My sister, who I'm very proud of every day anyway, rises every morning to her job as the senior nurse on the ward that cares for COVID-19 patients. For 30 years she has tirelessly cared for people, often in the background but with dedication and professionalism, and today she finds herself right on the front line. You really can't get any closer than she is, providing care and compassion to those who fall sick and are hospitalised from this awful virus. She won't see her adult children or her grandchild or really any of us for some time, as she keeps herself away to ensure that the rest of us are safe. She and her colleagues are the bravest of the brave, and their fearlessness and dedication to their profession provides instruction to all of us. It is for my sister and her colleagues all around the country that we are here today. Compared to those on the front line, we have a relatively straightforward job to do here.

We must pass these bills to support the economic response to COVID-19, just as we have with the previous packages. We will raise our concerns with aspects of the government's response, and we will move second reading amendments about those issues which we have raised publicly and on which the government, at this stage, has refused to budge. But we will not block these bills—despite them not being perfect and not being exactly as we would have designed them in government—because six million workers and their families are relying on us doing the right thing today.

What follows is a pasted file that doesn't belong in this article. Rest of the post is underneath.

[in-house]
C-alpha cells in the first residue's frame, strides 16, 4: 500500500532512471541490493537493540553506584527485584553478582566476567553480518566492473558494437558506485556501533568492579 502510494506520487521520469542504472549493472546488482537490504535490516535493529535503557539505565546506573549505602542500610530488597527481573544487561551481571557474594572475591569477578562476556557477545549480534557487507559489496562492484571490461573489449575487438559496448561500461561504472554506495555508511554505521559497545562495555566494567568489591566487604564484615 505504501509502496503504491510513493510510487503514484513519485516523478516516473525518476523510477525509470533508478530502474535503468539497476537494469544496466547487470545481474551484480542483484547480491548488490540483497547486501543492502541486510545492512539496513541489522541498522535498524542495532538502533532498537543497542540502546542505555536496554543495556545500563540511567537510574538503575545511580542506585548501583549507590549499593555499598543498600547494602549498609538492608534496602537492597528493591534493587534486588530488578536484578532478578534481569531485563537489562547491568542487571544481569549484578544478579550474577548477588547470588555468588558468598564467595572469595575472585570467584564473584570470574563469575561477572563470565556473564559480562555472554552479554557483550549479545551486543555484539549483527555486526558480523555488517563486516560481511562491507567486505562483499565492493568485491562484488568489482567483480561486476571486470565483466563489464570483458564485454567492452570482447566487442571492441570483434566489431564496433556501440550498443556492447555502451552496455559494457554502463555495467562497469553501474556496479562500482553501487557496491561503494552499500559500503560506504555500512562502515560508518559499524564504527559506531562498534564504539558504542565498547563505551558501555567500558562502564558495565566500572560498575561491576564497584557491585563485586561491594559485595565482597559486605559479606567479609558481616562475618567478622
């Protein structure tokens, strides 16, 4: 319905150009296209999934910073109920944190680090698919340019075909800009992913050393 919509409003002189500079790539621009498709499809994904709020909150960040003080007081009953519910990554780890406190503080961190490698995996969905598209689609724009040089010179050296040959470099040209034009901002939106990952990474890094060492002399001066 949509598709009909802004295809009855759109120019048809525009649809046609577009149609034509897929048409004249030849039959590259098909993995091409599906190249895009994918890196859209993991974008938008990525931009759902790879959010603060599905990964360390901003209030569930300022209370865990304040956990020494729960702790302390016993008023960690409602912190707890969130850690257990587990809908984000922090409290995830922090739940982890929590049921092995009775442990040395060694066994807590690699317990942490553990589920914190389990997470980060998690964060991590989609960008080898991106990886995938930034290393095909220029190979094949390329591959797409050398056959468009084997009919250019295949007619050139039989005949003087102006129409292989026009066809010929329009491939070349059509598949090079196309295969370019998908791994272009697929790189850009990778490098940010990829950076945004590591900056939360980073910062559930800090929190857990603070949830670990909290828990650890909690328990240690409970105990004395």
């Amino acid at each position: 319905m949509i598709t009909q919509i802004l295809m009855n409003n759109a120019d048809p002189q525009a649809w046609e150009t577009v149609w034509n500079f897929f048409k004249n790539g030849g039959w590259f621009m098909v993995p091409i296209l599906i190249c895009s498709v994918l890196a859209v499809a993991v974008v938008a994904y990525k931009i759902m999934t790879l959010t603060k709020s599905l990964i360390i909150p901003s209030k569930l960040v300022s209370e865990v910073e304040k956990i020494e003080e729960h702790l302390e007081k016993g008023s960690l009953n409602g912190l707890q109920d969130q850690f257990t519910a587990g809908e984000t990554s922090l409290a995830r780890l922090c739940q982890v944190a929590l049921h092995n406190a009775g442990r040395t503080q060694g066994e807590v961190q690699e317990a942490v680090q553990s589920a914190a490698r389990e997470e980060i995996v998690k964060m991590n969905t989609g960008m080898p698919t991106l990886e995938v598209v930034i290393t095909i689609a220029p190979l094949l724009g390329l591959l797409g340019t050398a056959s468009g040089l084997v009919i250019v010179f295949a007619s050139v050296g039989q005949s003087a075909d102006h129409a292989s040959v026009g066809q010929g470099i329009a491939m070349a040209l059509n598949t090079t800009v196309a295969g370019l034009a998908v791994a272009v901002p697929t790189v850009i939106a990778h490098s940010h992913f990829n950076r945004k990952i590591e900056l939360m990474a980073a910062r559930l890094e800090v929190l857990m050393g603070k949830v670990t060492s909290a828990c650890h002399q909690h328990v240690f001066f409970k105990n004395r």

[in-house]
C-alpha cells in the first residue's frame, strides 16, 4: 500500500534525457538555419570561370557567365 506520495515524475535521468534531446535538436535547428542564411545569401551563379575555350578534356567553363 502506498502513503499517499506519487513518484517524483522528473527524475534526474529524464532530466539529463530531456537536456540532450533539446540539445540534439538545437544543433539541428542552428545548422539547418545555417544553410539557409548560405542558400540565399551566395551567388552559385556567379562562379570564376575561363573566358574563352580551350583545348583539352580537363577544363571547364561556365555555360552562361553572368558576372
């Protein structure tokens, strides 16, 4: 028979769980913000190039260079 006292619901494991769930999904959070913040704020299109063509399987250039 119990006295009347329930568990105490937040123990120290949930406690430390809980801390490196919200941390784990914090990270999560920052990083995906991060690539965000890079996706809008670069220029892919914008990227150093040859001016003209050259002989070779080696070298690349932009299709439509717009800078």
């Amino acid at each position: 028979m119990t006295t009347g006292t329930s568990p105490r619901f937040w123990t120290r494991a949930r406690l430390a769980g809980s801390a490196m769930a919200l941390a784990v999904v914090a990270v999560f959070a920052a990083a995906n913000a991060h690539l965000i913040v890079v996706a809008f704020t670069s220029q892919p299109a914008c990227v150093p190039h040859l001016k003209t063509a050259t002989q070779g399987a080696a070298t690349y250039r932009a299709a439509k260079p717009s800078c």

This third response brings the total financial support provided as part of the economic response to COVID-19 to over $300 billion. Throughout this time, over the last couple of months, Labor's priority has been to ensure we support the economy; protect jobs; help Australian workers, businesses, families and communities through this difficult time; and ensure that vulnerable Australians are supported. We have been supportive of the government measures and we have been working constructively in a bipartisan manner. This is the same when it comes to the JobKeeper payment before us today. We'll be ensuring that it passes through the parliament today, because a wage subsidy was something that Labor had called for the government to introduce. In fact, I think last time we were here, when we were debating the second economic response package, we were calling on the government to consider a wage subsidy to make sure that employers were in a position to retain workers.